Maybe I’m no longer a great PR person for saying this, but social media has lost its ability to connect brands and consumers. It has become a weapon of mass destruction. It is where businesses and reputations can be destroyed by an anonymous figure with the few strokes of some keys. The risk, no longer outweighs the rewards.
For some types of businesses, perhaps they are still able to directly correlate their social media campaigns to dollars. But for any of the companies I have represented in the past 20 years, all I see are the streams of negativity that come with each and every peppy post they push out. The time, energy and resources spent to counter negative comments, when in many cases, they simply will not make a keyboard-wielding customer happy enough to make them stop typing.
I understand the need to have a presence on social for businesses. I do. You no longer have the option to not be on social. You have to at least show up at the dance, even if you never get named homecoming queen. But the question is – how much do you really need to invest in social?
My guess is not nearly as much as you did just two to three years ago. I’d venture to say you will be rewarded more heavily with a minimum social presence, and investing more in what got your business its start in the first place – relationships. Real, personal relationships.
We’re fortunate to have access to an abundance of technology that makes it possible for us to connect with people face-to-face from anywhere in the world. So that we continue to post stagnant, and nearly immediately irrelevant messages on Facebook, Twitter, and even Instagram, is a detriment to our brands – or at minimum, a detriment to our resources.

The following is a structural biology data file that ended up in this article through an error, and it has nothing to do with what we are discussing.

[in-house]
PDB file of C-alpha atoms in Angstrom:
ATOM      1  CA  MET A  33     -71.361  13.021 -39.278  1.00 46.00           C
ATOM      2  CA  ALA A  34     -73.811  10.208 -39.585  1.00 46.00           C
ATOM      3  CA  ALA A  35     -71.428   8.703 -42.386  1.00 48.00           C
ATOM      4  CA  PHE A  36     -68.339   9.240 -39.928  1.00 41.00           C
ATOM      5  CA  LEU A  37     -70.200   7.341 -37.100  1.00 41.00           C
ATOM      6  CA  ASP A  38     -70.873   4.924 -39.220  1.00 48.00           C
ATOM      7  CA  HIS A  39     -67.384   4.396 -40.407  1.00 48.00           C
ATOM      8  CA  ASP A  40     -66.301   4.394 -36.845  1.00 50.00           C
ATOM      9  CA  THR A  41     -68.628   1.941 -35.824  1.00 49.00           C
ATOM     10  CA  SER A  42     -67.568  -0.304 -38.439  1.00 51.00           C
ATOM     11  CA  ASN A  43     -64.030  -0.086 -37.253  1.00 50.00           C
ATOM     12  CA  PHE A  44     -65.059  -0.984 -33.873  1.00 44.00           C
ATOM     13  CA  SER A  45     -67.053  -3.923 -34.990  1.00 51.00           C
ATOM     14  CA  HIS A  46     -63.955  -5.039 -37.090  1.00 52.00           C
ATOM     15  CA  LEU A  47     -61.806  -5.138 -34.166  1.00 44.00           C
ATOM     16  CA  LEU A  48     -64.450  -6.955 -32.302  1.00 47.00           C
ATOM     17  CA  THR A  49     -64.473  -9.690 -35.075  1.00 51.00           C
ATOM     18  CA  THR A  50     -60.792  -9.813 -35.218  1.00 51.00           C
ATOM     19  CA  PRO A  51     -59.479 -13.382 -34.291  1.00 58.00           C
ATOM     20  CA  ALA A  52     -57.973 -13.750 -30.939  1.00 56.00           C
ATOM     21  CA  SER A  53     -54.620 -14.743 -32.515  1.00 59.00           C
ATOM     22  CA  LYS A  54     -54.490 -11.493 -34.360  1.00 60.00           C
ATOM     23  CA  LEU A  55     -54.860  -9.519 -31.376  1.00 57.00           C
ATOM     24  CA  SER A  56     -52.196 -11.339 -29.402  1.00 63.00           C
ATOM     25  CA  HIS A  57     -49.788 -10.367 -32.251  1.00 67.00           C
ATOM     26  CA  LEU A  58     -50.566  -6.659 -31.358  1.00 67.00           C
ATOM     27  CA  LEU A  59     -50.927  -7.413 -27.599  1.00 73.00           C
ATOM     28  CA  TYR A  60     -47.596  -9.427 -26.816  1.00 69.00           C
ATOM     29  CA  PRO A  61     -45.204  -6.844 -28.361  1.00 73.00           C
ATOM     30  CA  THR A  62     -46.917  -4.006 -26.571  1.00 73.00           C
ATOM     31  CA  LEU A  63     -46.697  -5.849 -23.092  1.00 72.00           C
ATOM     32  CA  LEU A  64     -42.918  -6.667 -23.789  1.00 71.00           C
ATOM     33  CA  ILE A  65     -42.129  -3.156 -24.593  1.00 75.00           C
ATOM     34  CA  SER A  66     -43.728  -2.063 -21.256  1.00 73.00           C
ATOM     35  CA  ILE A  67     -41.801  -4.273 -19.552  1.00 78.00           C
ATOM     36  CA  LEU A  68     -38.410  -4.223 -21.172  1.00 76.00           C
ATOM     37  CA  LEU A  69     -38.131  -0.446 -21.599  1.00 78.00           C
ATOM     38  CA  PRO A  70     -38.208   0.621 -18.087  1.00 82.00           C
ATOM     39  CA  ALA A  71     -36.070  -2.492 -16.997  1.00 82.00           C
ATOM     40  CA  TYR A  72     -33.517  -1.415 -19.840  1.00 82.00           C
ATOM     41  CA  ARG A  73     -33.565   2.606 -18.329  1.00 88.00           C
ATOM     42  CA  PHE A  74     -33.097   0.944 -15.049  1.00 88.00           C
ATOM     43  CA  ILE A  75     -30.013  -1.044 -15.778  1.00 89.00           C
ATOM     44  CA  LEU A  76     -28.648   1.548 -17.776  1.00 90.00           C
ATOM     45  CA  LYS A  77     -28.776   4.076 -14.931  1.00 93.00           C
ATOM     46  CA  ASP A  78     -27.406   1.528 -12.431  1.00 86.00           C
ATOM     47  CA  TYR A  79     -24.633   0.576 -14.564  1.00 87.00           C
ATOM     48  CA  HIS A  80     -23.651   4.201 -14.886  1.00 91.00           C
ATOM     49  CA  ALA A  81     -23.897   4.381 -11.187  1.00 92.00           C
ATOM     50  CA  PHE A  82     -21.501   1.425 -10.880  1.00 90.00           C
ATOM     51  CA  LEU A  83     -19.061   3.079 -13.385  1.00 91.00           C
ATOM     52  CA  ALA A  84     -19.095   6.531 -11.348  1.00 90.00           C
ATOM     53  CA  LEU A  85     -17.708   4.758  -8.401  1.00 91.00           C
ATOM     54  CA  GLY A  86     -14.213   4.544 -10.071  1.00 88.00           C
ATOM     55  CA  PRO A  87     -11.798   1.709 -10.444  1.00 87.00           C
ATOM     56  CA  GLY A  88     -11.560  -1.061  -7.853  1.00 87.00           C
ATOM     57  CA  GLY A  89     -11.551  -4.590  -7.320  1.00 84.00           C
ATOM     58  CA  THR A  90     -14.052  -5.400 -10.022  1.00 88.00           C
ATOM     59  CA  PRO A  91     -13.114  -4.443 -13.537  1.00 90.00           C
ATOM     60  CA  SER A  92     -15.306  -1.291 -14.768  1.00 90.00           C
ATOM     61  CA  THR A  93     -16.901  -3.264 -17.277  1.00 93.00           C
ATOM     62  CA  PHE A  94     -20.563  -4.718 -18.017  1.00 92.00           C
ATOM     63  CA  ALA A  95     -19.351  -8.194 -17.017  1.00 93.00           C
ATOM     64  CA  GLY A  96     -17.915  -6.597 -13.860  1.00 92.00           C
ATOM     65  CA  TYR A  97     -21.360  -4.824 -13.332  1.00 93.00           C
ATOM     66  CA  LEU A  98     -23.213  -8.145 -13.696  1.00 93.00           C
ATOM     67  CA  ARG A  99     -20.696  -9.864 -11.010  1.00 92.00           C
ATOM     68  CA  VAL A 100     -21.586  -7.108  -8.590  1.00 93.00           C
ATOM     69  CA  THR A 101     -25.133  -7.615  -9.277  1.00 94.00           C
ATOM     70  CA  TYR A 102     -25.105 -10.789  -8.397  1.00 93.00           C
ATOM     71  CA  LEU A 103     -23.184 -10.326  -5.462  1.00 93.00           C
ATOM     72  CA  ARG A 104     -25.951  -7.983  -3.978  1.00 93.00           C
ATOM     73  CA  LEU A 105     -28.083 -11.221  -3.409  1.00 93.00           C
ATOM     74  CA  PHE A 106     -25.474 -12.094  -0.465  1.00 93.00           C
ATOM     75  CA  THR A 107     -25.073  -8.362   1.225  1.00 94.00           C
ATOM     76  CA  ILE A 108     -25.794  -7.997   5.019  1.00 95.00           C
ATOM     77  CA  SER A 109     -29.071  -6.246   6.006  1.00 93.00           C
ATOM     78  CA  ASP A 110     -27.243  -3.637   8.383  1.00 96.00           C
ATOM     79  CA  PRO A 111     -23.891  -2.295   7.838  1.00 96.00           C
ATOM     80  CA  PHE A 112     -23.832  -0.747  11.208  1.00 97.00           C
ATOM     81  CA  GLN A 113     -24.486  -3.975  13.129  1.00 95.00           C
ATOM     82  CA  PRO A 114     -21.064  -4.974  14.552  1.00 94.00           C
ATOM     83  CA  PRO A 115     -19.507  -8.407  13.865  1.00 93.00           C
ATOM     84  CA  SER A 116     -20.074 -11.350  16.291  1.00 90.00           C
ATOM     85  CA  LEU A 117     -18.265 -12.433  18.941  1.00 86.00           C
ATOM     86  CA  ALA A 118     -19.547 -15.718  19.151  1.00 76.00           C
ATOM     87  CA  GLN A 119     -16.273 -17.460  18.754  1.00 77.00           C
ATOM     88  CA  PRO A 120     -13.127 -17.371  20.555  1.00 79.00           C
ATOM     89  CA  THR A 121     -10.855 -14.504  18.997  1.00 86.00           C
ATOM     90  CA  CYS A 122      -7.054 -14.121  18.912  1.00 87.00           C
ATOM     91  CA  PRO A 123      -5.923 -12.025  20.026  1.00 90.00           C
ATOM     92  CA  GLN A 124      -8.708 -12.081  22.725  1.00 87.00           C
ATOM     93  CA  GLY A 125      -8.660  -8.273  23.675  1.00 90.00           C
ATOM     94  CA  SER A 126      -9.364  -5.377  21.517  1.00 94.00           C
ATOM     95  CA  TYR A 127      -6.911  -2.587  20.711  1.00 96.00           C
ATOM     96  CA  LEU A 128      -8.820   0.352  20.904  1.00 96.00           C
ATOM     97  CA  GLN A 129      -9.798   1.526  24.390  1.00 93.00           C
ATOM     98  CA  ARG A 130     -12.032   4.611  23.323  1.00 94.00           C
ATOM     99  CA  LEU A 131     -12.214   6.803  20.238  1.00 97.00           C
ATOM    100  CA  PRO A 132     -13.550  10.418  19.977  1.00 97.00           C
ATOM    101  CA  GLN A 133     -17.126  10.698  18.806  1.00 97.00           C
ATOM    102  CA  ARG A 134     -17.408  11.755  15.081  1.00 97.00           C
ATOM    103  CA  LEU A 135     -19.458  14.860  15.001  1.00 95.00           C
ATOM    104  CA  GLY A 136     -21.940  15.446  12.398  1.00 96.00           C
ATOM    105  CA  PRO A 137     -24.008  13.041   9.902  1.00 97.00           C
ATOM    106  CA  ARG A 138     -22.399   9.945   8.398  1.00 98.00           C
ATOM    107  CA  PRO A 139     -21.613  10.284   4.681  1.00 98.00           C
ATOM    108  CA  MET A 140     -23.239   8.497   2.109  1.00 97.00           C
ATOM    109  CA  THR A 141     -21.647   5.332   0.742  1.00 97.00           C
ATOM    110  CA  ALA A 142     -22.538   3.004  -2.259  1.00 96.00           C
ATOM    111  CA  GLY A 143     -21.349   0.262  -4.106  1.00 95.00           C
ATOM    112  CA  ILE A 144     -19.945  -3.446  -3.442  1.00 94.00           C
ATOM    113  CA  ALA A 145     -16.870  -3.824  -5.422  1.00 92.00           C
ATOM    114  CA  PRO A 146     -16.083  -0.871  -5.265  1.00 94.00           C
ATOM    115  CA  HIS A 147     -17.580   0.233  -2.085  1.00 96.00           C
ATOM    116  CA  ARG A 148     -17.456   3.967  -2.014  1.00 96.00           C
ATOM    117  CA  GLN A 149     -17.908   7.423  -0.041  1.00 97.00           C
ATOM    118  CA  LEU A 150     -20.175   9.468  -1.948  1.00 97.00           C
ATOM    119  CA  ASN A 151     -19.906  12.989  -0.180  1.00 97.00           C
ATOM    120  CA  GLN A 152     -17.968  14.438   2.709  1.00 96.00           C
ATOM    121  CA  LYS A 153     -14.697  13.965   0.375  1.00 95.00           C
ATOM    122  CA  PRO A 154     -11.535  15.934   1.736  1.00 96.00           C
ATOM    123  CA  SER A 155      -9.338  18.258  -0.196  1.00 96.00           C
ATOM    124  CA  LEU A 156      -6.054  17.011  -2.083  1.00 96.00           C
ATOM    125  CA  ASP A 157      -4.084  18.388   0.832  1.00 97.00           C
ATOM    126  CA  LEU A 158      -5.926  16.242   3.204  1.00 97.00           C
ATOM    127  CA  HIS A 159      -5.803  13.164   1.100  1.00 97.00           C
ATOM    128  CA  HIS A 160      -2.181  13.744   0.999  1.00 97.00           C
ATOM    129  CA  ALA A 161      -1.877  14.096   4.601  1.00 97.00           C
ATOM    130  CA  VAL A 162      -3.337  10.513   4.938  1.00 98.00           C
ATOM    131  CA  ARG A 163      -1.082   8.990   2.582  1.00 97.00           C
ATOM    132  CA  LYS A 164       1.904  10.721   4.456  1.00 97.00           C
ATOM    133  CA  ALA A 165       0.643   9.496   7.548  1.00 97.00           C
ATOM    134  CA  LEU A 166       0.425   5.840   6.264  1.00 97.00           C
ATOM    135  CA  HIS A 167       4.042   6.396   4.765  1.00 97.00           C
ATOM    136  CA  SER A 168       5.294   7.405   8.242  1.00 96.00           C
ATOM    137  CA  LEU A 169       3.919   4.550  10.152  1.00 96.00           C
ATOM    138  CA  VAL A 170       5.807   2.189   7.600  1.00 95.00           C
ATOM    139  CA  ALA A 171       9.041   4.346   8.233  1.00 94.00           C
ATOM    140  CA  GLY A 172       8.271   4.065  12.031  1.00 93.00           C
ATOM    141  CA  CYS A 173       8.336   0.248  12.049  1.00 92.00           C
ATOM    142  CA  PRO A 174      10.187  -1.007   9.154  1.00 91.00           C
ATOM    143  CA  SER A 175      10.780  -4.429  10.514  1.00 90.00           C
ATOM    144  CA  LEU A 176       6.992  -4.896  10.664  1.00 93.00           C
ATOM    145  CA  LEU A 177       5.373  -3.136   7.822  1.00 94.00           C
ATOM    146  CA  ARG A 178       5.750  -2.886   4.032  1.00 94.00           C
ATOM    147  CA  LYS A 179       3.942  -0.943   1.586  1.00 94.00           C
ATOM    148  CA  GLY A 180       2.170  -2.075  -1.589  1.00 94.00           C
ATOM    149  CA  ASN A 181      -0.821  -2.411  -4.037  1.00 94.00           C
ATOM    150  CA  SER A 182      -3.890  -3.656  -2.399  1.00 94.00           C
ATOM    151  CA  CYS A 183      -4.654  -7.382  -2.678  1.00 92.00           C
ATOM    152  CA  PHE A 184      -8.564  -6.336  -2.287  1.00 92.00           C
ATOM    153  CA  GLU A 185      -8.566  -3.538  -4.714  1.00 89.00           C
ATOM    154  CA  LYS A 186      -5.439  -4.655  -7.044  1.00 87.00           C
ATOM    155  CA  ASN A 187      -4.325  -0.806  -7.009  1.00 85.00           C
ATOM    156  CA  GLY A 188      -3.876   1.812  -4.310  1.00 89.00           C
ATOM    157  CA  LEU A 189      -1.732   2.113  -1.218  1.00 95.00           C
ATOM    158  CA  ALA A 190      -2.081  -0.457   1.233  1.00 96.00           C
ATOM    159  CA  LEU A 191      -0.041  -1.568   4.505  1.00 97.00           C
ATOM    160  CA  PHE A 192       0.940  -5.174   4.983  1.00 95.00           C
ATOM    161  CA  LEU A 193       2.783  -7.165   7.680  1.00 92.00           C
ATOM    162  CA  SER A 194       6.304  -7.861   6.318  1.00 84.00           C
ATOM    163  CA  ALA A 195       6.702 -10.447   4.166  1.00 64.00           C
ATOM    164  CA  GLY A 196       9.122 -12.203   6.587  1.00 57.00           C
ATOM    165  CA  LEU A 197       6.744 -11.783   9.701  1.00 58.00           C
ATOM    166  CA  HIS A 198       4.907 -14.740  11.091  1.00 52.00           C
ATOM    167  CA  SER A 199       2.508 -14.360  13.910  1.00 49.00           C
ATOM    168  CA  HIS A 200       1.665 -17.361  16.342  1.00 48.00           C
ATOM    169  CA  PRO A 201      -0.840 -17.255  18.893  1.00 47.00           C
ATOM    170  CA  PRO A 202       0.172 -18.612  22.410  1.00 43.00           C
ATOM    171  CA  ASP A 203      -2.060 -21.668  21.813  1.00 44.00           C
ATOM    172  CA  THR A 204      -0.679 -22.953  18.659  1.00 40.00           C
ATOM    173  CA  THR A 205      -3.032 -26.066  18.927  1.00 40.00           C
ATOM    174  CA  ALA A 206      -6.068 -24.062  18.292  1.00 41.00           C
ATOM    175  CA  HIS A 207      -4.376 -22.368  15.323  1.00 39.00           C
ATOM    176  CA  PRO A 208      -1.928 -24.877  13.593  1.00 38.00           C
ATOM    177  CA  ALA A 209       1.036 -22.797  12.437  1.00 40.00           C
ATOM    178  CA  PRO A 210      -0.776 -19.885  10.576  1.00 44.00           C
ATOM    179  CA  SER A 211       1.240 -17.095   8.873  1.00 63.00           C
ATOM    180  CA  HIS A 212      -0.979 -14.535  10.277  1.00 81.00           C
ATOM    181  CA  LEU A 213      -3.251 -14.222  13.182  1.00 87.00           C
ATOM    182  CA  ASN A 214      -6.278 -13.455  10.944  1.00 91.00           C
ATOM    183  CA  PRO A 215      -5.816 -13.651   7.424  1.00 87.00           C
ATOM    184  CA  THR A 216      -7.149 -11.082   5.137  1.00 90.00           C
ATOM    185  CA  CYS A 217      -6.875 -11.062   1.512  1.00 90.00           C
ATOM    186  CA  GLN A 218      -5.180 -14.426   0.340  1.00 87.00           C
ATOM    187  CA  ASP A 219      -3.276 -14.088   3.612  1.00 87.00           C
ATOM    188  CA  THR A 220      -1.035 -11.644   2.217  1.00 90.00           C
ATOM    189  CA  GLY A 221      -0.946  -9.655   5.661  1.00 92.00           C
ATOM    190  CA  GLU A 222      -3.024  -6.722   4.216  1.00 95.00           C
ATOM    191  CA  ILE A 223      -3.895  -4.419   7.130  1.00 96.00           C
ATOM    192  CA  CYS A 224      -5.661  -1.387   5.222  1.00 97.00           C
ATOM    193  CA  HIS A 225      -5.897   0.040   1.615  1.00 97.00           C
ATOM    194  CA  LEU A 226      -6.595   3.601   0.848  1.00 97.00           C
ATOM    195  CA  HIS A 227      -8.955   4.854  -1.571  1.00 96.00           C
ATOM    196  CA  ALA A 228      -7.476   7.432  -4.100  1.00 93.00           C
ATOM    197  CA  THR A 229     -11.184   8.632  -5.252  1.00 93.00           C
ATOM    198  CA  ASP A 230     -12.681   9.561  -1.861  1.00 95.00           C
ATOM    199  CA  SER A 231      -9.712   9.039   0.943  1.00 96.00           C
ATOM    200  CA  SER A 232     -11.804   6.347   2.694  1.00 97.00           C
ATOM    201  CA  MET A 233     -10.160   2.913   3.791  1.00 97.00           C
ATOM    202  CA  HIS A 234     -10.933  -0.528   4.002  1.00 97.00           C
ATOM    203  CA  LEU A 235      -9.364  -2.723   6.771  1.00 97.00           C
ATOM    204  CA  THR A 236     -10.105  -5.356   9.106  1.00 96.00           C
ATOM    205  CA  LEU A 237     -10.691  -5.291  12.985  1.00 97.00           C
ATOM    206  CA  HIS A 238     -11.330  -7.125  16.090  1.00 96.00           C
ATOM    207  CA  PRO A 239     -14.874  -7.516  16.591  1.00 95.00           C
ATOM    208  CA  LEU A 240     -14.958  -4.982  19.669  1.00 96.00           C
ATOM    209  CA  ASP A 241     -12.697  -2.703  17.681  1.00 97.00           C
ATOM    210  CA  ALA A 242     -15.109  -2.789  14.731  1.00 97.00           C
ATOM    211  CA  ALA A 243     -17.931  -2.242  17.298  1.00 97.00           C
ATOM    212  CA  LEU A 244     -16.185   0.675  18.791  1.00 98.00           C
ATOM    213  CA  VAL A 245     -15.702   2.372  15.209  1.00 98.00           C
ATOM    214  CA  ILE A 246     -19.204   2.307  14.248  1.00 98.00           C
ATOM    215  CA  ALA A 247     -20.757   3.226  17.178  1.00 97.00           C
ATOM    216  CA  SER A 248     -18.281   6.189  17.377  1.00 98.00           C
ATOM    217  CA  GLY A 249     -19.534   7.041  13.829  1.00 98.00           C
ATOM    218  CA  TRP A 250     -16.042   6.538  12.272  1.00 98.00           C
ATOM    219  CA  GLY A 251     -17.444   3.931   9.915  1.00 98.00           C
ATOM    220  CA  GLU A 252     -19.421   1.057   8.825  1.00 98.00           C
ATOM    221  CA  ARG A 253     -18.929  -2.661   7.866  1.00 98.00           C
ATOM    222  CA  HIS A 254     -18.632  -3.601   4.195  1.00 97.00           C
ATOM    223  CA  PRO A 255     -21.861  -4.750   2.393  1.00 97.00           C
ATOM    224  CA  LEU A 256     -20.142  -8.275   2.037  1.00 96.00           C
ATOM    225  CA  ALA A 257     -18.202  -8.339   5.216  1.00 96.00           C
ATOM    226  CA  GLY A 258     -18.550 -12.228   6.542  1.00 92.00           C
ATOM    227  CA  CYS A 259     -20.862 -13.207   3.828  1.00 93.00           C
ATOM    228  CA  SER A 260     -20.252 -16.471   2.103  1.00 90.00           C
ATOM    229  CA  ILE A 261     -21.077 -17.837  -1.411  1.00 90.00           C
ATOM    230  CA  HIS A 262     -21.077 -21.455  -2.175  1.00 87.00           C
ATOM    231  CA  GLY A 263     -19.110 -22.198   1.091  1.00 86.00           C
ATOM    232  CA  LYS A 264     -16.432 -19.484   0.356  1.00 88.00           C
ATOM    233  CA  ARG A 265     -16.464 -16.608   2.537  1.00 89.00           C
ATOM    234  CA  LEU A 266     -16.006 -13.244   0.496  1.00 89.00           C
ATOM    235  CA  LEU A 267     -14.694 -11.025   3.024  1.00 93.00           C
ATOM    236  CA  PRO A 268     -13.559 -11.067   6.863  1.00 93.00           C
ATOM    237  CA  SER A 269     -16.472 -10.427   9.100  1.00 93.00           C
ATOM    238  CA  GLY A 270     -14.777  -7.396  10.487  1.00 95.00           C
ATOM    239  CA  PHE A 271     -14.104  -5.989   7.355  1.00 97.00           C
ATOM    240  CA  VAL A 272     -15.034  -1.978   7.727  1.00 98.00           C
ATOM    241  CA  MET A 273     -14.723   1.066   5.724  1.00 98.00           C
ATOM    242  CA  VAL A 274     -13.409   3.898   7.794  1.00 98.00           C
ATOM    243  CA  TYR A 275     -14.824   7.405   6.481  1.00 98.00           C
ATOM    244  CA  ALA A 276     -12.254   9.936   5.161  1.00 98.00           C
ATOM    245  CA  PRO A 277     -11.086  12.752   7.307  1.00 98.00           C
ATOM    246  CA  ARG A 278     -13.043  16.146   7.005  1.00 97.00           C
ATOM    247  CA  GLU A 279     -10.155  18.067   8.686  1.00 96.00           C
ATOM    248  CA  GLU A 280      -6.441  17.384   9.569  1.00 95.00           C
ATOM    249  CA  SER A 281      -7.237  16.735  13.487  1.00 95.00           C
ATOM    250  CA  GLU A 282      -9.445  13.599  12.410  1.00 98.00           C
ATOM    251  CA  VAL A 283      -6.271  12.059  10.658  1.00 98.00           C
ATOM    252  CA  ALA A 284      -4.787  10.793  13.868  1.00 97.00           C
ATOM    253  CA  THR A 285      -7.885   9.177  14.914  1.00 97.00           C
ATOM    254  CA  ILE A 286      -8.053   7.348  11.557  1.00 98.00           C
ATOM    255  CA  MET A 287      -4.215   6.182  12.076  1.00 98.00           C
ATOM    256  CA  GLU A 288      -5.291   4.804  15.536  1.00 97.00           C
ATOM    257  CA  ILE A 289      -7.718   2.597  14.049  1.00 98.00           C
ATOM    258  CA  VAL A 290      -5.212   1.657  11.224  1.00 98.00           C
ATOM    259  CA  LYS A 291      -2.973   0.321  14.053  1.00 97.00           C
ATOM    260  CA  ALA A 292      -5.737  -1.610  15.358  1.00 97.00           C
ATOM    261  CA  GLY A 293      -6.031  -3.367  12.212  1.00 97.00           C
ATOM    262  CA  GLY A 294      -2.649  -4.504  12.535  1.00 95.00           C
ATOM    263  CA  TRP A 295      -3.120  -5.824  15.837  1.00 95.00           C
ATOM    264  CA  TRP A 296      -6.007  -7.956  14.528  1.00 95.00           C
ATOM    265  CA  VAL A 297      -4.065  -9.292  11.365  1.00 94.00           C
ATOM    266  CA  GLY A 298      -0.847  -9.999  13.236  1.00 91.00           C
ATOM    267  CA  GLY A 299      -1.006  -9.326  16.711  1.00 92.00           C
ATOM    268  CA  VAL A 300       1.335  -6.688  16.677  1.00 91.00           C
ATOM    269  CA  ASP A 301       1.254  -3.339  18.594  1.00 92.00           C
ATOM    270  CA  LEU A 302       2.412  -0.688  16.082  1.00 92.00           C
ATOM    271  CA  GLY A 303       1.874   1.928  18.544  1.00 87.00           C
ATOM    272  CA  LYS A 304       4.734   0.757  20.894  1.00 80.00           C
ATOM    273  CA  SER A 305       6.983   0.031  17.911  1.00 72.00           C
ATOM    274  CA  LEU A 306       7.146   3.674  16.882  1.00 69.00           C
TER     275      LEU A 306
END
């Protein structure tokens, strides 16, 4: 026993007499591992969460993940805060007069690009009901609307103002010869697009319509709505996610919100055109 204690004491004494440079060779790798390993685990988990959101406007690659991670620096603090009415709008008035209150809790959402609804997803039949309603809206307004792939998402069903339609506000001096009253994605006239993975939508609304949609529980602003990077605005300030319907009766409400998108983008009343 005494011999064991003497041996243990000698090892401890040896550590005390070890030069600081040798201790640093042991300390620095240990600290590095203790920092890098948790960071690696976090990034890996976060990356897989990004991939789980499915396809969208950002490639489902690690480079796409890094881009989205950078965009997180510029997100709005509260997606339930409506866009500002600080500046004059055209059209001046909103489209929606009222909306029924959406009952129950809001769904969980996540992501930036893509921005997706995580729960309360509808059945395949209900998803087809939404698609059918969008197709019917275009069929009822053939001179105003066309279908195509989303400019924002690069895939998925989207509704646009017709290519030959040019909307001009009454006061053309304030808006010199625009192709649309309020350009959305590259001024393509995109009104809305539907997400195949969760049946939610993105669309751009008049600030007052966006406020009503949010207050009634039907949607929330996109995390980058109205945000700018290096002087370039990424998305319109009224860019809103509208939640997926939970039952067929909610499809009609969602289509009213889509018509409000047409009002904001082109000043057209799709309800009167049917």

Likewise, I have come to recognize the detriment social media has played in my own personal life. After nearly 20 years, I recently decided to make my break with social media a break up. After a trial separation, I have found that I simply do not miss knowing so much about so many who really aren’t fixtures in my personal life.
I much prefer getting pictures of my precious new nephew texted to me so I can save them to my phone for future bragging. A text from a dear friend is so much more valuable than a post on her Facebook page. I don’t miss knowing what celebrity passed away or the latest Hollywood gossip. I have more time on my hands, and I get to spend it talking with my son, walking our dog, getting out of the house and enjoying being truly present in moments that I do not feel the need to post immediately on social media.
It’s nice not knowing what the people in my life are liking, sharing, retweeting or commenting on. Odds are, they won’t tell me their opinions on these issues when we’re face to face, so I don’t really need to know. There’s an absence of negativity since I parted ways with social, and it’s liberating. I loved my time with social media. I learned a lot, shared a lot, and it was an outlet that helped me through some challenging times. But like any relationship that has run its course, you have to know when to call it quits.
For me, that time is now.